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Optometry School: Optometrist College Education and Careers

Choosing the right optometrist college and successfully completing an optometry education can open up many opportunities for those that want to examine, diagnose and manage disorders that affect vision. If you want to pursue an optometrist career, you will need to complete an optometry education at a college or university that offers a specialized optometry program. Optometry schools around the United States are very competitive to get into and there are only a little over a dozen accredited schools in the country that offer a Doctor of Optometry degree program.

What to Expect at Optometry School

Optometry schools around the United States offer specialized training in the field of eye care and vision correction, and the Doctors of Optometry program is only open to those who have successfully completed their undergraduate studies in a health-related field and passed the Optometry Admissions Test (OAT). The Optometry Admissions Test consists of four components: survey of natural sciences, reading comprehension, physics, and quantitative reasoning.

After successfully passing the OAT, students can attend an optometrist college of their choice. Optometry school consists of four years of study at the post-graduate, doctoral-level and a trained optometrist is required to take several health courses and attend workshops to stay up-to-date on the latest techniques and developments in the field of optometry.

After completing training at an accredited optometry school, students must pass a rigorous national examination administered by the National Board of Examiners in Optometry (NBEO). The exam consists of a basic science, clinical science and patient care component. After passing this exam, students are granted a Doctor of Optometry (OD) license. Students can then elect to complete a one-year post-graduate clinical residency program to obtain clinical competence in a specialized field.

Optometry Education Curriculum

Optometry schools may offer pre-professional college optometry courses and degree-specific programs, Common courses required to complete a degree in optometry from an optometry school include:

  • Optics Laboratory
  • Advanced Human Anatomy and Histology
  • Neuroanatomy
  • Ocular Anatomy
  • Opthalmics Optics Laboratory
  • Vision Science
  • Community Health Optometry
  • Pediatric Optometry
  • Corneal Disease
  • Ocular Pathology
  • Nutrition and the Eye
  • Opthalmic Lasers and Refractive Procedures
  • Clinical Medicine

Specialty optometry education courses may include:

  • Geriatric Optometry
  • Pediatric Optometry
  • Cornea and Contact Lenses
  • Refractive Surgery
  • Ocular Surgery
  • Treatment of Ocular Diseases
  • Primary Eye Care Optometry
  • Vision Therapy
  • Low-Vision Rehabilitation

Almost all courses offered at optometry schools include a clinical component so that students can get the hands-on skills and training they need to succeed in their careers and acquire firsthand knowledge about different techniques to pass the national exam. Optometry schools fully prepare students to take their licensure examination during their last year of optometry education, or shortly after graduation. Students may also consider taking remedial courses or additional courses on their own in order to prepare for the optometry exam.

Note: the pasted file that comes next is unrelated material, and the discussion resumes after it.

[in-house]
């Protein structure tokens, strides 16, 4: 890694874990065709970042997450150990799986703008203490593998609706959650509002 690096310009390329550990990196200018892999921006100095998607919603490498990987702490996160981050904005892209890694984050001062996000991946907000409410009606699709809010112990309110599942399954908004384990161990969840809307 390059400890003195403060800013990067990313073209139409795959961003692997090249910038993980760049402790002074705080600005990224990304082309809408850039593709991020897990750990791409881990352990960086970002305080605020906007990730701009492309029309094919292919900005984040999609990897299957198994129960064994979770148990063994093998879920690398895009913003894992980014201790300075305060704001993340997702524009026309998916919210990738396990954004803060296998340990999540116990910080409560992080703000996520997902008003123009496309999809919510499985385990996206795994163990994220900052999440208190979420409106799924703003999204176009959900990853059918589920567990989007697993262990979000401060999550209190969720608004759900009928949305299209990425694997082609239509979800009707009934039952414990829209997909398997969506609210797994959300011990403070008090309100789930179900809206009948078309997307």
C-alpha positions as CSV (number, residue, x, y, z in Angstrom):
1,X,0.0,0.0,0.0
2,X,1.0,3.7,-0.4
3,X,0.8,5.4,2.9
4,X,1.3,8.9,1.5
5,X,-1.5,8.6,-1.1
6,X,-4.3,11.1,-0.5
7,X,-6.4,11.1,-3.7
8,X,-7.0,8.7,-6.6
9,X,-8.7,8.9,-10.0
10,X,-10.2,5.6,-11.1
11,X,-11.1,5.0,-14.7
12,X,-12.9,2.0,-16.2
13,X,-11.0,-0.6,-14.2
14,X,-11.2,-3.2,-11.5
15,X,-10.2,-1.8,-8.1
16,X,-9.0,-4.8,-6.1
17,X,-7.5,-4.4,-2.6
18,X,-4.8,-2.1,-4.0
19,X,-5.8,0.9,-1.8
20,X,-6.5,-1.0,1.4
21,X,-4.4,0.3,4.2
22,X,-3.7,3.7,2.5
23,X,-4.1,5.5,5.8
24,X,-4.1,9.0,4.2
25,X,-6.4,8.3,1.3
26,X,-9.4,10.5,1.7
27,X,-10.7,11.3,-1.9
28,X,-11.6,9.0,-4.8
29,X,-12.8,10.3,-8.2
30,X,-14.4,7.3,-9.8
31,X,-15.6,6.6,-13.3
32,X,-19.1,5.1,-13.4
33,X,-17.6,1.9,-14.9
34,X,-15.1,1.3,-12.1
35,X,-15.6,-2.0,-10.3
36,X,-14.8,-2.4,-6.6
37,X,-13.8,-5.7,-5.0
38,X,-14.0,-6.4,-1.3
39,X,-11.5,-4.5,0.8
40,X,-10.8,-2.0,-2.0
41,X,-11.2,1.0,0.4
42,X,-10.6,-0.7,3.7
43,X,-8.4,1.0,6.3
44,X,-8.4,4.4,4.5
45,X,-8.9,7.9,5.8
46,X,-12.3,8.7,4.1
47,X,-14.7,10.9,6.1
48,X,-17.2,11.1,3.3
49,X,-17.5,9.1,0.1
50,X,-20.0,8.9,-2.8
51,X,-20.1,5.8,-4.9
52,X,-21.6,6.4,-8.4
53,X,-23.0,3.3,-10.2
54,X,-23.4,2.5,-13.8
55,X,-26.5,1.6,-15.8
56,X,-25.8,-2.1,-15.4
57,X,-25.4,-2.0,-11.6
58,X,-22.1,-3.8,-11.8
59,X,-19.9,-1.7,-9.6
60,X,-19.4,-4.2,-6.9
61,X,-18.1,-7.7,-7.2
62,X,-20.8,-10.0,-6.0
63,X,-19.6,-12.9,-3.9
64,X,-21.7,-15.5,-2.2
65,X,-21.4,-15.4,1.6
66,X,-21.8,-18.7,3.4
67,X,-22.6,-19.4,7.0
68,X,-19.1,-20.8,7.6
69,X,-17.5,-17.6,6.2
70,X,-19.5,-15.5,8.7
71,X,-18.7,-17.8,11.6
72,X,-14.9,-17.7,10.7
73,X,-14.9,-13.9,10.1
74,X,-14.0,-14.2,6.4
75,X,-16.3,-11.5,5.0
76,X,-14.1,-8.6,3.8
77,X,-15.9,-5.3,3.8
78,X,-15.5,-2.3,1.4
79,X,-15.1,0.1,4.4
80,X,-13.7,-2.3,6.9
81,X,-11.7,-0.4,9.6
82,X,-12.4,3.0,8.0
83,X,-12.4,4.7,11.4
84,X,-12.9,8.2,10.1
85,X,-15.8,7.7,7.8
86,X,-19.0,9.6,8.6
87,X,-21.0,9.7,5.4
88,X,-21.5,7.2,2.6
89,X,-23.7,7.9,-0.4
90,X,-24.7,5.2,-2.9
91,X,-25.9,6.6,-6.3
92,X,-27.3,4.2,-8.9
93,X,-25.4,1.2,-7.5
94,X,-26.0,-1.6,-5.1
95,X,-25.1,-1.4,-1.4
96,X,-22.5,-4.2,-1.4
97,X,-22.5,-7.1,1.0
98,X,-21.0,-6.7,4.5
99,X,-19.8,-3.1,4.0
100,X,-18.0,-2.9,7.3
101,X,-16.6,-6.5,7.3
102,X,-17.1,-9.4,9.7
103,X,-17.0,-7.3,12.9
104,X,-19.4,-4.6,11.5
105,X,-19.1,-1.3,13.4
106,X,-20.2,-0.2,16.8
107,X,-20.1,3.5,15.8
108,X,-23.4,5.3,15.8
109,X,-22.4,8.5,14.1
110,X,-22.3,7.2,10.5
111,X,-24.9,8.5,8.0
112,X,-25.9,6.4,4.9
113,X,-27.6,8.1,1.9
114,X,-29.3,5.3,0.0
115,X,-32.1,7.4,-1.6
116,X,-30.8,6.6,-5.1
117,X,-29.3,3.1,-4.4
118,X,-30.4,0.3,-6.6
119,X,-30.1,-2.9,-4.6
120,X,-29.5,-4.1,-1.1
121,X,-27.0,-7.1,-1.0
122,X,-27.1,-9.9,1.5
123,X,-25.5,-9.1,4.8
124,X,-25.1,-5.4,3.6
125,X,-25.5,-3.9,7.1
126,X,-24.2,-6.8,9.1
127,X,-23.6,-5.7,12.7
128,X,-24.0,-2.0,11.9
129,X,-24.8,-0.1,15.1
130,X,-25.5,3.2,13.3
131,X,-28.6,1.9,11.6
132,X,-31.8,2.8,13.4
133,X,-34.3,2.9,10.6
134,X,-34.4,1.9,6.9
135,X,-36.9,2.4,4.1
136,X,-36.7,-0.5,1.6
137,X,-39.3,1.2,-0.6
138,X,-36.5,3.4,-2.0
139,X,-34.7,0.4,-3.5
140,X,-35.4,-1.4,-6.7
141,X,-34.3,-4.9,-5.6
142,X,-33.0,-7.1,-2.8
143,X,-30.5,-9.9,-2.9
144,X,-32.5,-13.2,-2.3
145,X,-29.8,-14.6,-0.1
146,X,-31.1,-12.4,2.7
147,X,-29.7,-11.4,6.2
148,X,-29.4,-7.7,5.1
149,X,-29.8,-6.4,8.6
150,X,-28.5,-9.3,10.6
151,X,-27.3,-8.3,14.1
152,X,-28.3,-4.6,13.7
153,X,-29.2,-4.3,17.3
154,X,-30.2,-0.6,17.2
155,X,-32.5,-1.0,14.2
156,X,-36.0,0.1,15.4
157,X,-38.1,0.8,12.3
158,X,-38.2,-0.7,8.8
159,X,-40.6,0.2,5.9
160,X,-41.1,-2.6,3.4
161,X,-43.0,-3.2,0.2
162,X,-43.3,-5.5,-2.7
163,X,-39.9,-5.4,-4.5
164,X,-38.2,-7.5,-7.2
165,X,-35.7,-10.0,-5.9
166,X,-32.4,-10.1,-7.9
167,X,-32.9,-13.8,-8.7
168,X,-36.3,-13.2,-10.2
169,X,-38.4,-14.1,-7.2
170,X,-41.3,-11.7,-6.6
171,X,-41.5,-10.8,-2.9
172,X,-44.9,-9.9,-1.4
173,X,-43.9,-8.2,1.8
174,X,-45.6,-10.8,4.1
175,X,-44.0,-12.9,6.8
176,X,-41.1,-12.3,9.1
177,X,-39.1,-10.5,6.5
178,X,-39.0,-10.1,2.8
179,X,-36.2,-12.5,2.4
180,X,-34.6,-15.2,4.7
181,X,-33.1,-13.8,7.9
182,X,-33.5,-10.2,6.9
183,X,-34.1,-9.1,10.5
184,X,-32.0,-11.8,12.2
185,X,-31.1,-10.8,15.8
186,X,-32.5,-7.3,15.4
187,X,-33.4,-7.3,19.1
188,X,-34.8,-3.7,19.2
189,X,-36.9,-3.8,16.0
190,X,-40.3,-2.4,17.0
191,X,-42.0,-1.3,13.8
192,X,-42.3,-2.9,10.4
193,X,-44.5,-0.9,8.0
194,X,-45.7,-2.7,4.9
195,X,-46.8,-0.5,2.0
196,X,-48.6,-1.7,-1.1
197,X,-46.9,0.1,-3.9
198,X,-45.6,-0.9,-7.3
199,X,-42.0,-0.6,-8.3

Optometrist Education After Optometry School

After completing a dance training program at a dance college or dance school, dancers will need to continually improve their skills and gain as much experience as possible in their field. Working with a professional dance company is one way to cultivate skills and talents in this highly competitive industry, and gain extensive knowledge and experience in performing on stage, dancing in a troupe or group setting, and being a part of a formal dance program. Many dance schools host festivals and special events throughout the year so that students can get their initial training and experience for on-stage performance.

Attending Dance College

Students who successfully complete an optometry education at an accredited optometry school can participate in a residency program to specialize in a particular field. Some optometrist colleges offer in-residency programs in an optometric sub-specialty such as pediatric optometry, geriatric care and low vision care.

Students who hold a Doctor of Optometry degree are also required to take continuing education courses in the field of optometry so that they are aware of the latest standards and regulations applicable to eye care and vision correction. Continuing optometry education courses are available at several optometry schools and colleges.

Optometrist Career Information

Optometrists are private practitioners and may work as a sole practitioner or as part of a group practice. All States and the District of Columbia require optometrists to be licensed, and some States require applicants to pass an examination that is relevant to State laws. Licenses must be renewed every 1 to 3 years.

According to the U.S. Bureau of Labor Statistics, employment of optometrists is expected to grow 24 percent between 2008 and 2018. With the increasing popularity of laser surgery, optometrists may find that patients no longer need eyeglasses but they will still turn to an optometrist for preoperative and postoperative services.

In 2008, the median annual wages of salaried optometrists were $96,320. The American Optometric Association reports that the average annual income for self-employed optometrists was $175,329 in 2007. Self-employed optometrists will continue to earn a higher income than those that work for a medical group or company.

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